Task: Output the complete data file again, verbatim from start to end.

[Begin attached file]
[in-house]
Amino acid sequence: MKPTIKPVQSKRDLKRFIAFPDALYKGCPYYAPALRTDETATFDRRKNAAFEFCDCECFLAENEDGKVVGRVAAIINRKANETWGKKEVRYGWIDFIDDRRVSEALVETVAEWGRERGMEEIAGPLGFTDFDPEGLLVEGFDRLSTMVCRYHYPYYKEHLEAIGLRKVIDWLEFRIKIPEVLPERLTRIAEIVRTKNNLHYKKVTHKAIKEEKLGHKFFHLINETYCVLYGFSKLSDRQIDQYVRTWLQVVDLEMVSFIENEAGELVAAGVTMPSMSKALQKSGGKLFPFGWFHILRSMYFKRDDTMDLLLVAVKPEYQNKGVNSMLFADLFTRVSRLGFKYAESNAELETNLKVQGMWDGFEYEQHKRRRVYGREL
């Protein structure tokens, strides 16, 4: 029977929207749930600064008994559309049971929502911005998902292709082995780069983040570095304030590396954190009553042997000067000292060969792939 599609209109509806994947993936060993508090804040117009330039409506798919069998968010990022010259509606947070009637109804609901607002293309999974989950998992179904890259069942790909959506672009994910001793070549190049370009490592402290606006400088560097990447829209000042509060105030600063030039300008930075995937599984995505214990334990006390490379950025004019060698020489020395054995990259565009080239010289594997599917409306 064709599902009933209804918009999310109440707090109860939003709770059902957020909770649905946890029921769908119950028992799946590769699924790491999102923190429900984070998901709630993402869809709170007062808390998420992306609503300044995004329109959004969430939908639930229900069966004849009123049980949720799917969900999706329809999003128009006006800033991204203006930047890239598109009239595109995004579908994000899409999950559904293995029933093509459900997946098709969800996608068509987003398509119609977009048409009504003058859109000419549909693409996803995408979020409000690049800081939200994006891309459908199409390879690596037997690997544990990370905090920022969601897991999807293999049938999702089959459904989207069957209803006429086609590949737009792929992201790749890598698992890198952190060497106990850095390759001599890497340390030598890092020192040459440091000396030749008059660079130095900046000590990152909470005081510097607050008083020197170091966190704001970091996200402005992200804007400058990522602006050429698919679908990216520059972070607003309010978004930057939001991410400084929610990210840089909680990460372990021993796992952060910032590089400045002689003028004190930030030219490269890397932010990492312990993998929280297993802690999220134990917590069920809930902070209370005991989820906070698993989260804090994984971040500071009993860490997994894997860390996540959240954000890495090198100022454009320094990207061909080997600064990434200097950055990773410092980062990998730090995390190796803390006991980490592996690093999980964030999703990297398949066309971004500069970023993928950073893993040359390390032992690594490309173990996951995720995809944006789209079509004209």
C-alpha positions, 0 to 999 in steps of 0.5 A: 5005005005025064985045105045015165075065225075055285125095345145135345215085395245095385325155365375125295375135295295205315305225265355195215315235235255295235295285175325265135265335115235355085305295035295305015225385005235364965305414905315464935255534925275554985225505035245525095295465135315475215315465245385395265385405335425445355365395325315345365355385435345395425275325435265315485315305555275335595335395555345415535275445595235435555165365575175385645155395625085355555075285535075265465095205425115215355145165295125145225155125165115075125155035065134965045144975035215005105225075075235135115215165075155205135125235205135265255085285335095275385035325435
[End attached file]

[in-house]
Amino acid sequence: MKPTIKPVQSKRDLKRFIAFPDALYKGCPYYAPALRTDETATFDRRKNAAFEFCDCECFLAENEDGKVVGRVAAIINRKANETWGKKEVRYGWIDFIDDRRVSEALVETVAEWGRERGMEEIAGPLGFTDFDPEGLLVEGFDRLSTMVCRYHYPYYKEHLEAIGLRKVIDWLEFRIKIPEVLPERLTRIAEIVRTKNNLHYKKVTHKAIKEEKLGHKFFHLINETYCVLYGFSKLSDRQIDQYVRTWLQVVDLEMVSFIENEAGELVAAGVTMPSMSKALQKSGGKLFPFGWFHILRSMYFKRDDTMDLLLVAVKPEYQNKGVNSMLFADLFTRVSRLGFKYAESNAELETNLKVQGMWDGFEYEQHKRRRVYGREL
């Protein structure tokens, strides 16, 4: 029977929207749930600064008994559309049971929502911005998902292709082995780069983040570095304030590396954190009553042997000067000292060969792939 599609209109509806994947993936060993508090804040117009330039409506798919069998968010990022010259509606947070009637109804609901607002293309999974989950998992179904890259069942790909959506672009994910001793070549190049370009490592402290606006400088560097990447829209000042509060105030600063030039300008930075995937599984995505214990334990006390490379950025004019060698020489020395054995990259565009080239010289594997599917409306 064709599902009933209804918009999310109440707090109860939003709770059902957020909770649905946890029921769908119950028992799946590769699924790491999102923190429900984070998901709630993402869809709170007062808390998420992306609503300044995004329109959004969430939908639930229900069966004849009123049980949720799917969900999706329809999003128009006006800033991204203006930047890239598109009239595109995004579908994000899409999950559904293995029933093509459900997946098709969800996608068509987003398509119609977009048409009504003058859109000419549909693409996803995408979020409000690049800081939200994006891309459908199409390879690596037997690997544990990370905090920022969601897991999807293999049938999702089959459904989207069957209803006429086609590949737009792929992201790749890598698992890198952190060497106990850095390759001599890497340390030598890092020192040459440091000396030749008059660079130095900046000590990152909470005081510097607050008083020197170091966190704001970091996200402005992200804007400058990522602006050429698919679908990216520059972070607003309010978004930057939001991410400084929610990210840089909680990460372990021993796992952060910032590089400045002689003028004190930030030219490269890397932010990492312990993998929280297993802690999220134990917590069920809930902070209370005991989820906070698993989260804090994984971040500071009993860490997994894997860390996540959240954000890495090198100022454009320094990207061909080997600064990434200097950055990773410092980062990998730090995390190796803390006991980490592996690093999980964030999703990297398949066309971004500069970023993928950073893993040359390390032992690594490309173990996951995720995809944006789209079509004209």
C-alpha positions, 0 to 999 in steps of 0.5 A: 5005005005025064985045105045015165075065225075055285125095345145135345215085395245095385325155365375125295375135295295205315305225265355195215315235235255295235295285175325265135265335115235355085305295035295305015225385005235364965305414905315464935255534925275554985225505035245525095295465135315475215315465245385395265385405335425445355365395325315345365355385435345395425275325435265315485315305555275335595335395555345415535275445595235435555165365575175385645155395625085355555075285535075265465095205425115215355145165295125145225155125165115075125155035065134965045144975035215005105225075075235135115215165075155205135125235205135265255085285335095275385035325435